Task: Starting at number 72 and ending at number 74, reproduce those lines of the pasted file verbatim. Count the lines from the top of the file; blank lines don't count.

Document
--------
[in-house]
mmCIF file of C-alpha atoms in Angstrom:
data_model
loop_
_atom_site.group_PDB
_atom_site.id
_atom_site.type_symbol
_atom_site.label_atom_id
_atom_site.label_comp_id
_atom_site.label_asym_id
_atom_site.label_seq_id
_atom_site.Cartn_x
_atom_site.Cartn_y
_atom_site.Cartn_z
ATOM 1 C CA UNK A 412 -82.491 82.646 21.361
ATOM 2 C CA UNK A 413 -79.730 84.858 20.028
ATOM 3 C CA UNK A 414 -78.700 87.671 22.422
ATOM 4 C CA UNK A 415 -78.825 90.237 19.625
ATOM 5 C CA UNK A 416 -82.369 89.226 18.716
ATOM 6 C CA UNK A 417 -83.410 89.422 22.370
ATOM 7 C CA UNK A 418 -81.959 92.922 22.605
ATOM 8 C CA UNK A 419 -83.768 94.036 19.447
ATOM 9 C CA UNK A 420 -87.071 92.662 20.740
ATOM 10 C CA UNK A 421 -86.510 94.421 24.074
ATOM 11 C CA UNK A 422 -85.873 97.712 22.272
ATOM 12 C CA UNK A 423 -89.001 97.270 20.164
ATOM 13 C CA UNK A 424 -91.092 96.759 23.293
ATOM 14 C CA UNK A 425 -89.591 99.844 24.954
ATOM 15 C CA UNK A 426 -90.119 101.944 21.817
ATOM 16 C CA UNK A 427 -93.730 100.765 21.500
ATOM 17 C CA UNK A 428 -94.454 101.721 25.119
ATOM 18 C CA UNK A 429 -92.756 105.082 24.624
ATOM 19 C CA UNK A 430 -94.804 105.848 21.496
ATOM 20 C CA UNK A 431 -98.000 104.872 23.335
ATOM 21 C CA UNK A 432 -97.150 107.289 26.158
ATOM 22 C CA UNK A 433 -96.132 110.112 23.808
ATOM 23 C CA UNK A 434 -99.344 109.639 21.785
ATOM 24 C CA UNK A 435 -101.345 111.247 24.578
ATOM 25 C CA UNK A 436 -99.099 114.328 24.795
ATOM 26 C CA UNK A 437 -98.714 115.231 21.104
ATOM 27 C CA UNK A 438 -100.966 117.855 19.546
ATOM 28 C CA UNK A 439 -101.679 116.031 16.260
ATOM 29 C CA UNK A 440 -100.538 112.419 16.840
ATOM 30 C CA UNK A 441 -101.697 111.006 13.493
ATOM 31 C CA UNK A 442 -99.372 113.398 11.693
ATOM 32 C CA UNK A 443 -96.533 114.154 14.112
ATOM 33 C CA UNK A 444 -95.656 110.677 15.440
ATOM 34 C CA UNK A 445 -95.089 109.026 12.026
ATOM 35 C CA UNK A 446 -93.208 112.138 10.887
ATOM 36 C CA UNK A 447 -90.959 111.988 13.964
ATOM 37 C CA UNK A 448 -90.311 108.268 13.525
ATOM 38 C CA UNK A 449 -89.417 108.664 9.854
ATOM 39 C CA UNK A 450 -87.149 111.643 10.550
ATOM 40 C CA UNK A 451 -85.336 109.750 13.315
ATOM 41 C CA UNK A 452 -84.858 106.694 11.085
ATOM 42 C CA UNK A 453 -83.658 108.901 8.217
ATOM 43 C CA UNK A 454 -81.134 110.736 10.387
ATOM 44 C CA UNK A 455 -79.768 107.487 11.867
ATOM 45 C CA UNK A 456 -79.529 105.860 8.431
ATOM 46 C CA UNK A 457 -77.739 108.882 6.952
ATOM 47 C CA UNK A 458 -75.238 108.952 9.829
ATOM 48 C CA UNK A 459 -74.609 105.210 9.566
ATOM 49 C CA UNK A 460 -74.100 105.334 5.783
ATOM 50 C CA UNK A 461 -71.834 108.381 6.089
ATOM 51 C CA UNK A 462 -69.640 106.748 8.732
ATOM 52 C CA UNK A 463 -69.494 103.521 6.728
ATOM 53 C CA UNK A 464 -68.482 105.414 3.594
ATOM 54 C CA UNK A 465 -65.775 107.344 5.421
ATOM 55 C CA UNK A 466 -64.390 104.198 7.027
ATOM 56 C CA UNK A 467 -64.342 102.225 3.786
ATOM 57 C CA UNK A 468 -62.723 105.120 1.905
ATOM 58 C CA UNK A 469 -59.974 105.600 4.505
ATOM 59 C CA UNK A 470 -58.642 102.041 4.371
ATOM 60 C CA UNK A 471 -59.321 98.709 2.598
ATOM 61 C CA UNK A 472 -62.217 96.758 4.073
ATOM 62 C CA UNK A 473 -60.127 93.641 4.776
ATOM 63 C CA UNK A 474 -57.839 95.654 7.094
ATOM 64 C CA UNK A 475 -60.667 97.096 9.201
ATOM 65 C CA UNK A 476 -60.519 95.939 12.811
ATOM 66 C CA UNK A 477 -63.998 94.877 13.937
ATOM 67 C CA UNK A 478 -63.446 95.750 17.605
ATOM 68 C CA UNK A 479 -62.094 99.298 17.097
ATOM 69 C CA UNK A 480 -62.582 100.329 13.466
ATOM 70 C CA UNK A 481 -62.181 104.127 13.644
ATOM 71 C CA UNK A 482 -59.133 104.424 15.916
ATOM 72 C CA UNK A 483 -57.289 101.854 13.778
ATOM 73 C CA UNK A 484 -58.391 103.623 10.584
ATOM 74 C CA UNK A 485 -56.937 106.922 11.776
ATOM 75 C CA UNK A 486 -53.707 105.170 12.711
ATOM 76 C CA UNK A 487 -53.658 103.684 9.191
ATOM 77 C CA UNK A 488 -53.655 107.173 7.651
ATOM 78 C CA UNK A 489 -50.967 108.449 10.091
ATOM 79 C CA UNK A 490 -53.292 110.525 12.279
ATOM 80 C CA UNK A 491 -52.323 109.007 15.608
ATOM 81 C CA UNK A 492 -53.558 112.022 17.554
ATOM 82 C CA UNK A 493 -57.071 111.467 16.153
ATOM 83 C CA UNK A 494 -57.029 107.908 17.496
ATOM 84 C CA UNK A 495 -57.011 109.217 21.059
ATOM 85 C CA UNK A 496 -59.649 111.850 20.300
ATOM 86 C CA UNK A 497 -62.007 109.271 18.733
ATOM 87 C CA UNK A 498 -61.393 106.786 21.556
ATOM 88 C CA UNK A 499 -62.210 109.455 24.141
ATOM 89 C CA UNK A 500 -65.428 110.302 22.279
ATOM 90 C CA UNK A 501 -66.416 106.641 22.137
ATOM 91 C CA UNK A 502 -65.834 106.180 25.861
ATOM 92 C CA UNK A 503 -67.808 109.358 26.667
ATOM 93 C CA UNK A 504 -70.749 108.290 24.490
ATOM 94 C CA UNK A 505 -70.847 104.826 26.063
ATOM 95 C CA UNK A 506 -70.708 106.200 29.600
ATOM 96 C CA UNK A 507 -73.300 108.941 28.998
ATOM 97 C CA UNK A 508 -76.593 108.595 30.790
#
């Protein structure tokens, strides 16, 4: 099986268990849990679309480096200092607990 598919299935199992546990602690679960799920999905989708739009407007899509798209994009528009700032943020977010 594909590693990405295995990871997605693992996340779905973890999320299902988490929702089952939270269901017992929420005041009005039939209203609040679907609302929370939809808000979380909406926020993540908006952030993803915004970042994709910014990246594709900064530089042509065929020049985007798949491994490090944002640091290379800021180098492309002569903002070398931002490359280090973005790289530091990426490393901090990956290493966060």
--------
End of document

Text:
ATOM 58 C CA UNK A 469 -59.974 105.600 4.505
ATOM 59 C CA UNK A 470 -58.642 102.041 4.371
ATOM 60 C CA UNK A 471 -59.321 98.709 2.598